Elections have consequences, as the saying goes.
We’re watching those consequences play out over the future of two regulators that came under attack from former President Donald Trump: the Public Company Accounting Oversight Board (PCAOB) and the Consumer Financial Protection Bureau (CFPB).
President Joe Biden and Democrats are now moving to strengthen the PCAOB and CFPB with new leadership, purpose, and funding, ironically using many of the same tactics Trump and the Republican Party used to attack them.
In both cases, the green light to swap out leadership at the will of a new administration was enabled by Supreme Court decisions on each agency’s constitutionality.
No federal agency is truly immune from politics. Their budgets are set by the president and Congress, politicians all. In many cases, agency leaders are appointed by the sitting president and confirmed by the Senate. But when Trump shattered norms and crossed lines as perhaps the most unconventional president in history, he opened the door for Democrats to do the same.
Should it come as a surprise to anyone they are using Trump’s behavior as an excuse to press their political agenda on two agencies that are supposed to be independent?
Remaking the PCAOB
Under Trump, the PCAOB had been criticized as becoming “feeble” and “neuter[ed].” In a lawsuit, former Chairman William Duhnke III was quoted as calling the PCAOB a “frivolous organization”; he believed it should be combined with the Securities and Exchange Commission (SEC), which oversees it. The Trump administration proposed folding the PCAOB into the SEC as part of a 2020 budget proposal, but the move was halted in Congress.
The SEC, led by Chair Gary Gensler, removed Duhnke on Friday and announced it would replace every member of the board. Prominent Sens. Elizabeth Warren (D-Mass.) and Bernie Sanders (I-Vt.) had pushed the SEC to make the move and applauded when it was announced. Republicans, most notably SEC Commissioners Hester Peirce and Elad Roisman, lambasted the move as a “troubling precedent.”
But the precedent had already been set just over three years earlier by Republicans. In late 2017, under then-SEC Chair Jay Clayton, the entire five-member PCAOB board was swept away and replaced with new appointees.
Originally established in the Sarbanes-Oxley Act of 2002, the PCAOB was created to “oversee the audit of public companies that are subject to the securities laws, and related matters, in order to protect the interests of investors and further the public interest in the preparation of informative, accurate, and independent audit reports for companies the securities of which are sold to, and held by and for, public investors.”
The law ordered that PCAOB members be appointed to staggered, five-year terms, which was meant to prevent a new administration from replacing the entire board all at once. There’s no provision in the law that orders any of the PCAOB board members to be affiliated with a political party.
In 2010, the Supreme Court weighed in. The case was brought by a Nevada accounting firm that argued the organization’s structure was unconstitutional and that its members should be appointed by the president, not the SEC. The Supreme Court upheld the PCAOB’s structure as constitutional, only altering one provision of the board member appointment process: It allowed the SEC to remove members at will.
Successive presidential administrations have done just that, en masse. A PCAOB with Democratic leadership could lead to stricter enforcement, among other changes.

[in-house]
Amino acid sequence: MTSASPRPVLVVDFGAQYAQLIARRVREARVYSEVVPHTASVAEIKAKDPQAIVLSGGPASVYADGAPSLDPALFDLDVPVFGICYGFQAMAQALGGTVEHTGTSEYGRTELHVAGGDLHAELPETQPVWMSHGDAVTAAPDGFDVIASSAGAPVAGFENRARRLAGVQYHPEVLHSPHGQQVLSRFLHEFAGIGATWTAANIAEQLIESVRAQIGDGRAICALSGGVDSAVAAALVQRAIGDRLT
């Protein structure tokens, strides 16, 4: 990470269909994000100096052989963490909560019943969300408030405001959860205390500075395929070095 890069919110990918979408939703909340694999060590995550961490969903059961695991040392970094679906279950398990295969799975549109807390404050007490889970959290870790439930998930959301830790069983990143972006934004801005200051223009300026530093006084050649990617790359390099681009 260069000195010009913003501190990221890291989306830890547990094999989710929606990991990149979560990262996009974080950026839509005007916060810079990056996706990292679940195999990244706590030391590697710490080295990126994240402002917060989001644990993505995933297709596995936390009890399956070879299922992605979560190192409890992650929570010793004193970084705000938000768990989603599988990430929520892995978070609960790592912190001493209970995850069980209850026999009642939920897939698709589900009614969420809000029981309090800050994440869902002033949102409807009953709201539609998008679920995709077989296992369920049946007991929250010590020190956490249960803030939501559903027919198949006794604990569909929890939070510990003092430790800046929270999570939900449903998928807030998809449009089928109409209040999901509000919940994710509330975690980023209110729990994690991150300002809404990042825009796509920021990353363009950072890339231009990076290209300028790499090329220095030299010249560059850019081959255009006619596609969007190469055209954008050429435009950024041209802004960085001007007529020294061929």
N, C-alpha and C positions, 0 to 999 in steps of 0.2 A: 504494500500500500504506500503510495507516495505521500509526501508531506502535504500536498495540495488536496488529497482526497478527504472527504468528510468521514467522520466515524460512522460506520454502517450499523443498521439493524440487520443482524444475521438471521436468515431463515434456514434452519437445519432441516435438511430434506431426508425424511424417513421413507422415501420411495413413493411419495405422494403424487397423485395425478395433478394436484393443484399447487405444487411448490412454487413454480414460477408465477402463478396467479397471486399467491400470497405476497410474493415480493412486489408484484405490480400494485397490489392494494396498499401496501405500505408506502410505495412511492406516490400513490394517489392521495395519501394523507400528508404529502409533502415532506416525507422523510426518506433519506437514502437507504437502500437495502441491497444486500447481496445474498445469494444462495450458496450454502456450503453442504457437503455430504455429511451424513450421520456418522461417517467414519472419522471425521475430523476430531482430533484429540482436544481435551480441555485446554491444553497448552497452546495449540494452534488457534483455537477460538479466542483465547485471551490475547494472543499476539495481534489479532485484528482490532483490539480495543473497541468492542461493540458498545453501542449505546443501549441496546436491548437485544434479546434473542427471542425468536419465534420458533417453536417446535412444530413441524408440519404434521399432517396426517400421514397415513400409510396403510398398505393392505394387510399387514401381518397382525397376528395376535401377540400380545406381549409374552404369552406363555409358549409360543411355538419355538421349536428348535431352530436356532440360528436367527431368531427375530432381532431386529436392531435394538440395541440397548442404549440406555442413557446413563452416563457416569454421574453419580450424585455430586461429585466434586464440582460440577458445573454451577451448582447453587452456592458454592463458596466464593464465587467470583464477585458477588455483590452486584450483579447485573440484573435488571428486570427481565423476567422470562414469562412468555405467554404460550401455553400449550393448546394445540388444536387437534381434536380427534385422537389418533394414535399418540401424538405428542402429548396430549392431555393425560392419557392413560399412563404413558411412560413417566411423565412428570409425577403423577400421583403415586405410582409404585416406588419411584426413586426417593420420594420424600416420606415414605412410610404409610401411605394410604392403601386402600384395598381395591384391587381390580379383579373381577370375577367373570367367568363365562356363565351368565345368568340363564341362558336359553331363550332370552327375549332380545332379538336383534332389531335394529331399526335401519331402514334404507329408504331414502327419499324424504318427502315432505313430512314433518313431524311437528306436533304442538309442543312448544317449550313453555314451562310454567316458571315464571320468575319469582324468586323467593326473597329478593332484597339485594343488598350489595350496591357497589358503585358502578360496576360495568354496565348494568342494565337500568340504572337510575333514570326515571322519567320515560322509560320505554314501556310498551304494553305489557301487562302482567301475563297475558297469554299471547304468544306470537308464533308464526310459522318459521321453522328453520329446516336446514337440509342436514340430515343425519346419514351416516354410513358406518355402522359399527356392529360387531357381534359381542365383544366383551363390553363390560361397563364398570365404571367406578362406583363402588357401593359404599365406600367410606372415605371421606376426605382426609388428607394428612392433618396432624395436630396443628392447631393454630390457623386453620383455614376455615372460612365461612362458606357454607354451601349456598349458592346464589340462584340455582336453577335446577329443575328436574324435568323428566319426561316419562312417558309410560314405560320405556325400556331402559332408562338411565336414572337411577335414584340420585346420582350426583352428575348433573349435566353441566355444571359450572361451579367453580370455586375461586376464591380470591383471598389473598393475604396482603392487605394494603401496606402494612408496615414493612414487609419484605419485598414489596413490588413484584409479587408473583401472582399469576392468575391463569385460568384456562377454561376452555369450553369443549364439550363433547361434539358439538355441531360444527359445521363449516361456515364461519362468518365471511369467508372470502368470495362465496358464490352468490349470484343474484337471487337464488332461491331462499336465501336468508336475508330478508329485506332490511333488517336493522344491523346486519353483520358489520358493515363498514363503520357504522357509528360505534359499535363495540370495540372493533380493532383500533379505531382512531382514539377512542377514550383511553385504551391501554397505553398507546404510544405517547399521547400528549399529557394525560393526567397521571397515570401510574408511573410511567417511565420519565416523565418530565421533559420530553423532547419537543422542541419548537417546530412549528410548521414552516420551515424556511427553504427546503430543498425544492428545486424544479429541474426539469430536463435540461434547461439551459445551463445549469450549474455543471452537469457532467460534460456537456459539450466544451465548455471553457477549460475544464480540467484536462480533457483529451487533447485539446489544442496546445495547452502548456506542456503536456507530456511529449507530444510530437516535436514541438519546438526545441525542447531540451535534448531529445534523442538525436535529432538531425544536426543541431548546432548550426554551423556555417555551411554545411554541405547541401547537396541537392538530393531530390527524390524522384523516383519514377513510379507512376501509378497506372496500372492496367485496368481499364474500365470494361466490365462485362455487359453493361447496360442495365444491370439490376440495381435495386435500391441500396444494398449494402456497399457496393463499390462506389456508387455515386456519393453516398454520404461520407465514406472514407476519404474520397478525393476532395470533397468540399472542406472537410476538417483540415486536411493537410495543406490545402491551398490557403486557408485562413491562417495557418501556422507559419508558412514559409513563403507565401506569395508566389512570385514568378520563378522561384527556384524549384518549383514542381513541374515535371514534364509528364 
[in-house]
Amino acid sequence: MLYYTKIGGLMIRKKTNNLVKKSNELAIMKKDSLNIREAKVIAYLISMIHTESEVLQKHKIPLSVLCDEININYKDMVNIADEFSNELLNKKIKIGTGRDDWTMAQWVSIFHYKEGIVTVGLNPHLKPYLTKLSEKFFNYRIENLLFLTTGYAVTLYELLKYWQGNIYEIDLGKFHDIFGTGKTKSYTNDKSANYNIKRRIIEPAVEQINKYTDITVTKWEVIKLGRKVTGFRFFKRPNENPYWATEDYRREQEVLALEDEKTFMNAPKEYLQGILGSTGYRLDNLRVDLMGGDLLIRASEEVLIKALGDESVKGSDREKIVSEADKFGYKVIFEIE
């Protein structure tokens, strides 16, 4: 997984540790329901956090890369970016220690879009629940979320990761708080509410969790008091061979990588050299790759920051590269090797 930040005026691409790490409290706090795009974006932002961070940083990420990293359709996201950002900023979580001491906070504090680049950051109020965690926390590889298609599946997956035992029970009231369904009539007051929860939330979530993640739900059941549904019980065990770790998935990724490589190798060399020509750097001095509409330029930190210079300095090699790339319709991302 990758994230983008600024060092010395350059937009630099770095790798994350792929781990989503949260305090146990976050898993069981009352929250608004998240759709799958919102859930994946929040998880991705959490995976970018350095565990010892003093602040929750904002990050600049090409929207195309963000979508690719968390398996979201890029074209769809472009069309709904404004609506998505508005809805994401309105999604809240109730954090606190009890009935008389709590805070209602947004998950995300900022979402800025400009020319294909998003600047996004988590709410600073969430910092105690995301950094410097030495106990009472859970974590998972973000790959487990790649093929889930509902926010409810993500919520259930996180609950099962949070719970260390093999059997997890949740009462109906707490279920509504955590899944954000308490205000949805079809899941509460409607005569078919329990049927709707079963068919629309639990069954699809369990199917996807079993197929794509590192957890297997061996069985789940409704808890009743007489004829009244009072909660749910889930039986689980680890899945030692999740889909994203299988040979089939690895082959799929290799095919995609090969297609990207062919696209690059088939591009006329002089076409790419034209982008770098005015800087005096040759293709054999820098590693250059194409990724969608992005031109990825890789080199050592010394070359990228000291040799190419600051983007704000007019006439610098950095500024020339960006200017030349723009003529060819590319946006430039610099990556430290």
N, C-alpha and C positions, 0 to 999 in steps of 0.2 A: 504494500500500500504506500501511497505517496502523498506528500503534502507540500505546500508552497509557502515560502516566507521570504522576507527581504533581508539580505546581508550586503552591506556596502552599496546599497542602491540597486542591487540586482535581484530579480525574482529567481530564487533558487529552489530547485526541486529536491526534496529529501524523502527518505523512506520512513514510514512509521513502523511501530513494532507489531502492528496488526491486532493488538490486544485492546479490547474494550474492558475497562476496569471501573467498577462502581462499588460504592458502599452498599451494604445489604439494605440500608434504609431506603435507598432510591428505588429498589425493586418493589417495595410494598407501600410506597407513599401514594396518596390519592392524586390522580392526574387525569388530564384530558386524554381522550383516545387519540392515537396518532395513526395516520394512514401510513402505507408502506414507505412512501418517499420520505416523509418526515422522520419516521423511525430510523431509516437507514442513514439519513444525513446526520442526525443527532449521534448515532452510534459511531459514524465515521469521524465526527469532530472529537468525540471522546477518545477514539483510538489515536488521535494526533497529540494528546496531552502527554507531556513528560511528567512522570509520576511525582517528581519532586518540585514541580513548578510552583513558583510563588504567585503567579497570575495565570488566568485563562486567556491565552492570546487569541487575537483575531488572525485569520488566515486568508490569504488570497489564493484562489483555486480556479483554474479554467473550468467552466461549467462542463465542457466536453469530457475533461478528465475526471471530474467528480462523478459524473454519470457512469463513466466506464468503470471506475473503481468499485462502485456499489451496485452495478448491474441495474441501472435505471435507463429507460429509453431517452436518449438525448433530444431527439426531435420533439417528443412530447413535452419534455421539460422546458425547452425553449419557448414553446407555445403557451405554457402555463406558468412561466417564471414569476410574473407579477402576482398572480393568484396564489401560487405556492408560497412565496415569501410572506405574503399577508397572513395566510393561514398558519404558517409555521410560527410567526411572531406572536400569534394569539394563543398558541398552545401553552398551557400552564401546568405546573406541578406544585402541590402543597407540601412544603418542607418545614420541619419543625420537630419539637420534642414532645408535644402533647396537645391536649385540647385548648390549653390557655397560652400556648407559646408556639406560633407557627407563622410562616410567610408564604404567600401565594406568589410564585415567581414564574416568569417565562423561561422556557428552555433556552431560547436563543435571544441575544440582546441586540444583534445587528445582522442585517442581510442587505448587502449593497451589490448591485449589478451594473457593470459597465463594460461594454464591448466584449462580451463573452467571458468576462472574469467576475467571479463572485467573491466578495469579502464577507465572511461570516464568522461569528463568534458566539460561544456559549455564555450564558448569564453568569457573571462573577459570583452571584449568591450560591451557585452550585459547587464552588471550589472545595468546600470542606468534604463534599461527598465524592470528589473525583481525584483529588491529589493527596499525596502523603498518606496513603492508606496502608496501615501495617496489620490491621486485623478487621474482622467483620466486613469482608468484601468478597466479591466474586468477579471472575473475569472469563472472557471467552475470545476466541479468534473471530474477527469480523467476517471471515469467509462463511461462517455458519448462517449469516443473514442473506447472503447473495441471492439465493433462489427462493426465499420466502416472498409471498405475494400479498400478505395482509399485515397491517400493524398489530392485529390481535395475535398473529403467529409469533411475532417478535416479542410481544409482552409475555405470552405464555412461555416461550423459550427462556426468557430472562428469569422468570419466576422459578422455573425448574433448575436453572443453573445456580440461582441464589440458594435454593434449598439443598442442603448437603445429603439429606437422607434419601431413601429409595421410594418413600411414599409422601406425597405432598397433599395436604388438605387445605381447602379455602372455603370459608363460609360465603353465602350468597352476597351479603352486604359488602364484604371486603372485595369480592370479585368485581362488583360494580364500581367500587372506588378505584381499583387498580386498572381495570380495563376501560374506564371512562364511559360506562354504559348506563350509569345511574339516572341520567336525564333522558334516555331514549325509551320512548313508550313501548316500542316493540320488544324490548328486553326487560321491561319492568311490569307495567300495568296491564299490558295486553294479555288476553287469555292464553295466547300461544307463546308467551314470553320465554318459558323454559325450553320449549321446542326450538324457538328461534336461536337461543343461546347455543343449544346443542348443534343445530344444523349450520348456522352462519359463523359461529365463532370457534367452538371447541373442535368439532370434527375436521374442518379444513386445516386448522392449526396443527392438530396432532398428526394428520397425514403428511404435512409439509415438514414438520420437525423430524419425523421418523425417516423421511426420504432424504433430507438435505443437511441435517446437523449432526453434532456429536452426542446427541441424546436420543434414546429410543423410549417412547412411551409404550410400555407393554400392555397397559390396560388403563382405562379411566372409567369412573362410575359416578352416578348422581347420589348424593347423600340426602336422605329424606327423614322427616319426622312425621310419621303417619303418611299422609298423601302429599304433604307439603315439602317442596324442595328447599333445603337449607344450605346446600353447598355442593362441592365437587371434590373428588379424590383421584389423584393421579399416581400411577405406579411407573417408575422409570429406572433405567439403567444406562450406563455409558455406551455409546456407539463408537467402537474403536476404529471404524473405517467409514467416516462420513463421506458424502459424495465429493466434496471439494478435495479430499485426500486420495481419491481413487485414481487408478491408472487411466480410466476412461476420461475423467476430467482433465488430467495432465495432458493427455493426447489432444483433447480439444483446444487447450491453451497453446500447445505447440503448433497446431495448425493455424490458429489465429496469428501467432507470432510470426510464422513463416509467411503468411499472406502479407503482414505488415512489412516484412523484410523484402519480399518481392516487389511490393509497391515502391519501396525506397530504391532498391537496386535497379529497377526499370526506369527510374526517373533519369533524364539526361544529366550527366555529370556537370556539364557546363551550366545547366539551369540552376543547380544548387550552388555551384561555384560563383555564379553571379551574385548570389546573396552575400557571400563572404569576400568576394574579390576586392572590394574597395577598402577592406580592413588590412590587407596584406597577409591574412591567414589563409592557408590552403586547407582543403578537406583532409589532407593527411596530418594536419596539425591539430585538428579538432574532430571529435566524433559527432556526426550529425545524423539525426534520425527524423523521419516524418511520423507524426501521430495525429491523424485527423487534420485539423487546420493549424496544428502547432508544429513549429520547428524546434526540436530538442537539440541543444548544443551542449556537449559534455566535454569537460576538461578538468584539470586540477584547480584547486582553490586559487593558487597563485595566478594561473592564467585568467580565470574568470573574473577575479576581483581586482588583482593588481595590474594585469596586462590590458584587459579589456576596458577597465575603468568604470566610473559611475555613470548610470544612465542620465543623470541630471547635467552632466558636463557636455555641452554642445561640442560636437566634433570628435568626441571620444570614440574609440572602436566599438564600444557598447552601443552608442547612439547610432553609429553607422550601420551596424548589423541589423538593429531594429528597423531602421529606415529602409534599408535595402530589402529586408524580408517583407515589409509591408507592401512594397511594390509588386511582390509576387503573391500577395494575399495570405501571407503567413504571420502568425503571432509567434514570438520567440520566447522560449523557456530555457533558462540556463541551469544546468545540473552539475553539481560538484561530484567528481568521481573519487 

Remaking the CFPB
Similar to his stance on the PCAOB, Trump took aim at the CFPB, proposing to slash its budget by $110 million in 2021 and even further in subsequent years. Congress didn’t approve the cuts but had already been swinging an axe against the agency. Director Richard Cordray, who was embattled in leading the CFPB, resigned and was replaced by Trump staffer Mick Mulvaney.
Mulvaney had previously called the CFPB a “sick, sad” joke, a sentiment he affirmed in his confirmation hearing, and then proceeded to tear the agency down piece by piece from the inside.
The amount of penalties against companies levied by the CFPB decreased dramatically. The highest amount under subsequent Director Kathy Kraninger was in fiscal year 2019, with approximately $780 million in fines. Contrast that with the top year under Cordray—fiscal year 2014—with more than $4 billion in fines.
Under Kraninger, the CFPB was much more likely to offer no fine, or fines as low as a dollar, to settle enforcement actions.
The CFPB was established as an independent bureau within the Federal Reserve System, one meant to ”empower consumers with the information they need to make financial decisions in the best interests of them and their families.” The director was appointed to five-year terms, in an attempt to shield the position from political influence.
But once again, the Supreme Court thought otherwise. In a 2020 decision in the Seila Law case, the court upheld the CFPB’s constitutionality but ruled the process for naming and replacing its director was not. The court ruled the director can be replaced at will by the president.
At Biden’s request, Kraninger tendered her resignation on his Inauguration Day, despite being appointed to her five-year term in December 2018.
The CFPB is currently led on an acting basis by Dave Uejio, appointed by Biden, while the nomination of Rohit Chopra for the full-time role remains in legislative limbo.
The agency has already flipped its stance on how it assesses and punishes abusive practices in the financial services industry and is much more likely to establish a whistleblower program similar to the one administered by the SEC.